Exit Planning

24th January 2017

We have set up a specialist corporate finance team to offer bespoke services in business exit planning, including assisting with:

  • Deciding how you are going to exit:
    • Succession to the next generation (as a gift or for consideration),
    • Purchase of own shares (where eligible & suitable),
    • Trade cessation (either gradual, as activity naturally reduces, or ‘big bang’), followed by company liquidation or dissolution,
    • Trade sale:
    • Public flotation  (IPO on AIM or LSE).
  • Timing the exit:
    • To fit in with your personal goals.
    • To fit in with when business is ready & strong – ie, show a record (ideally, 3 years) of growing maintainable earnings and profits.
    • To fit in with fertile market conditions.
  • Exit tax planning , including, where relevant:
    • To ensure (consider advance clearance from HMRC ?) entitlement to Substantial Shareholdings Exemption
    • To ensure entitlement to Enterprise Investment Scheme CGT exit tax relief.
    • To ensure avoidance of possible De-grouping charges.
  • Deciding whether you are selling the business as a self contained company (ie shares) or just the individual business assets (including goodwill).
  • Creating the ‘ideal’ business for a purchaser:
    • Diversifying your customer base, so that no more than 15% of revenue is derived from your largest customer.
    • Creating a model where customers purchase your product or service more than once per year and pay up-front.
    • De-personalise the business model, so that you do not need to customize products, services or methodologies for individual customers.
    • Creating a business model where you product or service is easily teachable to your staff.
    • Supplying a product or service which is highly valued by your customers/clients.
    • Once you specialise in something, you can then hire specialist staff.
    • Make something unique about your process, so that you ‘own’ it when pitching.
    • Have a sales team of at least two, to create natural internal competition (these should be people who are good at selling products, not services).
    • Having a scaleable business.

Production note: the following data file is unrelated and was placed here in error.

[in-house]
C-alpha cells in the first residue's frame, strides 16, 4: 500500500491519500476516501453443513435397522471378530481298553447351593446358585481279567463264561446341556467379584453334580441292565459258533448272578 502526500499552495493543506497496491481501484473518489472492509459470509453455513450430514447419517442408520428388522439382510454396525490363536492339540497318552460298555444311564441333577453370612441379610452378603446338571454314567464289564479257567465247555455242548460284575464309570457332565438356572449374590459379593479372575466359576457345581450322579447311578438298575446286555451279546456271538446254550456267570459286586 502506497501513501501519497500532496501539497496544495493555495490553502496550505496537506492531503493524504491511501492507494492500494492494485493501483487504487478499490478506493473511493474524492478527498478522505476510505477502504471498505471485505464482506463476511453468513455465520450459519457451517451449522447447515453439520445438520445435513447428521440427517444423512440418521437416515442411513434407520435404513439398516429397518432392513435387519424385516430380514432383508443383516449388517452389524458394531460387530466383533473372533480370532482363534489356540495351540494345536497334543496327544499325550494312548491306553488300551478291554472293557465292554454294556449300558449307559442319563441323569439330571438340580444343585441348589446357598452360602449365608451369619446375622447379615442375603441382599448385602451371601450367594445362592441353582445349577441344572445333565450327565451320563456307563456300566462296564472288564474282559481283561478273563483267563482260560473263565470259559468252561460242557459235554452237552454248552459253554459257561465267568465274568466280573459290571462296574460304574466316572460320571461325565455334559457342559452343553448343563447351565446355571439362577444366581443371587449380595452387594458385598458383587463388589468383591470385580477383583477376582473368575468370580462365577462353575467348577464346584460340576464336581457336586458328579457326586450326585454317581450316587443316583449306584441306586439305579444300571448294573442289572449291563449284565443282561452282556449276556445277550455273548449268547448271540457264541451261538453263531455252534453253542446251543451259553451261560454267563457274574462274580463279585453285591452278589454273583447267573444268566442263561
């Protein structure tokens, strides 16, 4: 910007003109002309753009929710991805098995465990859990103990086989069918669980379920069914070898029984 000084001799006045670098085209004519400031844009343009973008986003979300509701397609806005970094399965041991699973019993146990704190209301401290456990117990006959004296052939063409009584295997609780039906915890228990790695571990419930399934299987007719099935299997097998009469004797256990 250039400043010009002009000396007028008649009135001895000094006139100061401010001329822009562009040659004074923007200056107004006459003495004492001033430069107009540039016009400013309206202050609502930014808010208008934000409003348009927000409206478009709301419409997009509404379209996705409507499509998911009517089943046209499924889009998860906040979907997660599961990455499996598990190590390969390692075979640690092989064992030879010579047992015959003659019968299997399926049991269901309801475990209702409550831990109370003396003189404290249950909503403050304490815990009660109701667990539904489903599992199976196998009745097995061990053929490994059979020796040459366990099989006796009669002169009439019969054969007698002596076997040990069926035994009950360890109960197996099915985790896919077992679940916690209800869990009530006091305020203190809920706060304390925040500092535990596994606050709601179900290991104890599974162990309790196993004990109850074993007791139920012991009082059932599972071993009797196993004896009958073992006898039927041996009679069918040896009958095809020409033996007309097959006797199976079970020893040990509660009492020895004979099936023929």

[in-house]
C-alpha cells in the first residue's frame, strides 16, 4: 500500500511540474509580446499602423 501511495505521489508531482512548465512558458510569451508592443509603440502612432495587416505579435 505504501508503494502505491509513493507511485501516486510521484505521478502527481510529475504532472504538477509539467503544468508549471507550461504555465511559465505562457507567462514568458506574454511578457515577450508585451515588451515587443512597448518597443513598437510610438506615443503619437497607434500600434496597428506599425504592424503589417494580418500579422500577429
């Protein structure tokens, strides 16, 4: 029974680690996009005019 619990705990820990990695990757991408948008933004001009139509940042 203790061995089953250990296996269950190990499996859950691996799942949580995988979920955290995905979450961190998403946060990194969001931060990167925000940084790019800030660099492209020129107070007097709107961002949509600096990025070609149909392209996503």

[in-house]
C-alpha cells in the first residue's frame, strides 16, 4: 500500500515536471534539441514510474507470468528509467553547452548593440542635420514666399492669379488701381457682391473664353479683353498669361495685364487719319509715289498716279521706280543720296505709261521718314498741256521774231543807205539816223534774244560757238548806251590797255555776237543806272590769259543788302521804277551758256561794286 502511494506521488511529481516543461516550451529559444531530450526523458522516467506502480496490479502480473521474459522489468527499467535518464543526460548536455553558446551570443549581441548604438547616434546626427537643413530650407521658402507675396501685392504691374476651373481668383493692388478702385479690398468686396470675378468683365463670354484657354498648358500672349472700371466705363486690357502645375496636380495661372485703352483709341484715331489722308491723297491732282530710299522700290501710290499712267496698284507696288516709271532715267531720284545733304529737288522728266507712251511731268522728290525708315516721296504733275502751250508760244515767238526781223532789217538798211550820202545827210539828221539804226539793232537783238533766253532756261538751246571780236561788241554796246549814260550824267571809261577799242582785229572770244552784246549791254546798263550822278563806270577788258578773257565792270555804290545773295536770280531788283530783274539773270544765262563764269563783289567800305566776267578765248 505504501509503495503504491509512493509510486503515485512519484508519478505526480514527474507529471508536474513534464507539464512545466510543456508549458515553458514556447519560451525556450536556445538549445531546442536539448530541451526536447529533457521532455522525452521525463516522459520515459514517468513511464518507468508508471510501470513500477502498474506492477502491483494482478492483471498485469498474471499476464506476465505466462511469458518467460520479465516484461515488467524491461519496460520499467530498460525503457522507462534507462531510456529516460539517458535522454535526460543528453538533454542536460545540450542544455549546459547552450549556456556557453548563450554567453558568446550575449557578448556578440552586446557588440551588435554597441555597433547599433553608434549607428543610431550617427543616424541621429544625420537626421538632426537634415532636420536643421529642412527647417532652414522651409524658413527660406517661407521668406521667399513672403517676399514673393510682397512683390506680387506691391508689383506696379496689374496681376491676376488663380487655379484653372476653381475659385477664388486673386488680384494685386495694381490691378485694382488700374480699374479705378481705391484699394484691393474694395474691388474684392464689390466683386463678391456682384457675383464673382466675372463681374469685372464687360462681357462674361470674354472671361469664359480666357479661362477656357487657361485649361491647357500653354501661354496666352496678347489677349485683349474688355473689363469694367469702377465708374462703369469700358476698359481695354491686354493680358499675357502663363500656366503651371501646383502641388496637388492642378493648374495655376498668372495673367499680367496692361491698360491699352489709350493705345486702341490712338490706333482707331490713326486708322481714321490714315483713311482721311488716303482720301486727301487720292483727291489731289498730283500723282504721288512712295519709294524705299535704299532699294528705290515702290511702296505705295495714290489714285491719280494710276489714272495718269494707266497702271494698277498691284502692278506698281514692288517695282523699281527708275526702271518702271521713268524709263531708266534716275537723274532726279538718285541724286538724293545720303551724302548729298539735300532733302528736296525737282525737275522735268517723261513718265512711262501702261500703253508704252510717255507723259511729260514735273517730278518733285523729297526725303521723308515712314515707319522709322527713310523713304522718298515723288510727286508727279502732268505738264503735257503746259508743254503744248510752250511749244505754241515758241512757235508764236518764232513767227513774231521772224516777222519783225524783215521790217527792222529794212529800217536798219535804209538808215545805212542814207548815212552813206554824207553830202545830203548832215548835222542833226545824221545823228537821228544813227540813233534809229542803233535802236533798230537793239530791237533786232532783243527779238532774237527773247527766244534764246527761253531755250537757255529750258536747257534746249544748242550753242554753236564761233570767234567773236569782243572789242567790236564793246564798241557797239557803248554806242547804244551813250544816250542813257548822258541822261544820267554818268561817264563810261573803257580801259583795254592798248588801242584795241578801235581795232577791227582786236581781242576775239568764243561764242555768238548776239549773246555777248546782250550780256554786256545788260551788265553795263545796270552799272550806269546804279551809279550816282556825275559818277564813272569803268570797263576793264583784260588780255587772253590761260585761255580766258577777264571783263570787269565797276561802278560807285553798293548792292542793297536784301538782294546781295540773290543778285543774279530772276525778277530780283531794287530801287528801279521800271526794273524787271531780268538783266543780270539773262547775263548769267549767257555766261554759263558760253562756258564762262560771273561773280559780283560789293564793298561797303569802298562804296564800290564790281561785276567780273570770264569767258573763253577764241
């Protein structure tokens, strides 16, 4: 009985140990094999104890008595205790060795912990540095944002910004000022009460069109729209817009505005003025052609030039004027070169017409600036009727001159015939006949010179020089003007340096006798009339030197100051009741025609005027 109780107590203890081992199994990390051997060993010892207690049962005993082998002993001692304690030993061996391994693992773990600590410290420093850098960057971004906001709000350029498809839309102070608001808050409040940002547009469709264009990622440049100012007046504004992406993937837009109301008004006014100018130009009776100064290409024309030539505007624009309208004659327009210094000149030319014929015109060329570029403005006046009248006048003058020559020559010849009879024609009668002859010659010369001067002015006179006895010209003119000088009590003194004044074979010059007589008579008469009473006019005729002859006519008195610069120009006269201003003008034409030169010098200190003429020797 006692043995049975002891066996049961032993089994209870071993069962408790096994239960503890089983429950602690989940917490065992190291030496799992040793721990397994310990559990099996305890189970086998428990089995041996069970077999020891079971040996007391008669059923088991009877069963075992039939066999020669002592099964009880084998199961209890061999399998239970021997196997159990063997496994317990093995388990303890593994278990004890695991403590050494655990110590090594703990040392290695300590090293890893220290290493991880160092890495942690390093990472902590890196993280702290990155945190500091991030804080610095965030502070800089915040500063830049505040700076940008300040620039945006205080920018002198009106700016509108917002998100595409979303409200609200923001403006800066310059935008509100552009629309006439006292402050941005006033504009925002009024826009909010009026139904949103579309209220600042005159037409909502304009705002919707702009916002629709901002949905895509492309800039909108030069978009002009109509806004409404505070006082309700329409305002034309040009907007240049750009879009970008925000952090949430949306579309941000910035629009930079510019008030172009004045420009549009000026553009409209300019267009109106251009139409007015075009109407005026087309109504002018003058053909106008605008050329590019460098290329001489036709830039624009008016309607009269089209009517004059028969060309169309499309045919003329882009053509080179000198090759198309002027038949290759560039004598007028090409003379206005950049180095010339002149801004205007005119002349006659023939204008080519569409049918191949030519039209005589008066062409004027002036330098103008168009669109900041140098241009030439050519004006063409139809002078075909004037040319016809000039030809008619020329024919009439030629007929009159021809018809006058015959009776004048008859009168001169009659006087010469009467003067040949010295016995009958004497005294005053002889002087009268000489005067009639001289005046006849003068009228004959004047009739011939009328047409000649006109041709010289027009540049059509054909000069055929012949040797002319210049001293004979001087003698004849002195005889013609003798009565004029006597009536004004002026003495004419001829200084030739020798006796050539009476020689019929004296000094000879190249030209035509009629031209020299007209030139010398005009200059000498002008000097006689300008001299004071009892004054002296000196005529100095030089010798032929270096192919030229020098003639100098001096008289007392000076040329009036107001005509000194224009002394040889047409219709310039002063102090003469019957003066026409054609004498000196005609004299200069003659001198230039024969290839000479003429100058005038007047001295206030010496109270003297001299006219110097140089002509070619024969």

• Structuring the business to operate without you:
    • Establishing strong middle management. Motivate them with a long-term incentive plan. Only give away equity as a last resort.
    • Creating financial controls for post sale, when you are no longer involved. Setting up this structure will involve ‘systemising’ all of the aspects of managing the business, so that, one by one, they do not require your input and creating a long term financial incentive for key individuals to stay with the company.
    • Creating a ‘prospects channel’ where no more than 10% of new revenue is a direct result of your personal sales efforts.
    • The more the business can operate without you, the less likely that part of the sale consideration will be an earn out or deferred consideration.
  • Control over the occurance and timing of discretionary spends
  • ‘Tidy up’ the business:
    • Formalising existing customer, employment and other trading relationships.
    • Ensure all legal and tax compliance is up to date.
    • Eliminate potential deal-breakers (eg. ongoing litigation).
    • Cessation or splitting of loss making activities.
    • Remove ‘personal’ and ‘mixed’ transactions and assets from the business.
    • Ensure most efficient/saleable structure.
    • As most purchasers will try and structure the deal so as to fund the purchase price out of future ‘target’ profits, the balance sheet should be handed over in a condition that will be conducive to such finance raising.
  • Creating a culture which minimises staff turnover.
  • Optimising the ‘Picture’ presented of you on the public record:

    • Submitting full (instead of abbreviated) accounts at Companies House.
    • Improving the information that can be found on you through simple desktop research (your website, blogs, etc)
    • Ensuring that your accounts are prepared with accounting policies that are consistent with industry norms.
  • Preparing a ‘sale pack’, ready for purchaser due diligence.
  • Find an advisor for whom you you will be neither their largest nor their smallest client. Make sure they know your industry.
  • Strategies for attracting approaches from potential purchasers (try and create competition into this process).
  • Creating the sale team and documentation and preparing for a smooth due
    diligence process.

The earlier the grooming process commences, the better and the more robust the company will appear under future due diligence scrutiny. Instruct us to undertake this corporate finance work and you can rest assured that all of the multi facets of this complex area will be taken care of, to your best advantage. Experience, contacts and inside knowledge are the pre-requisites of good corporate finance advice.

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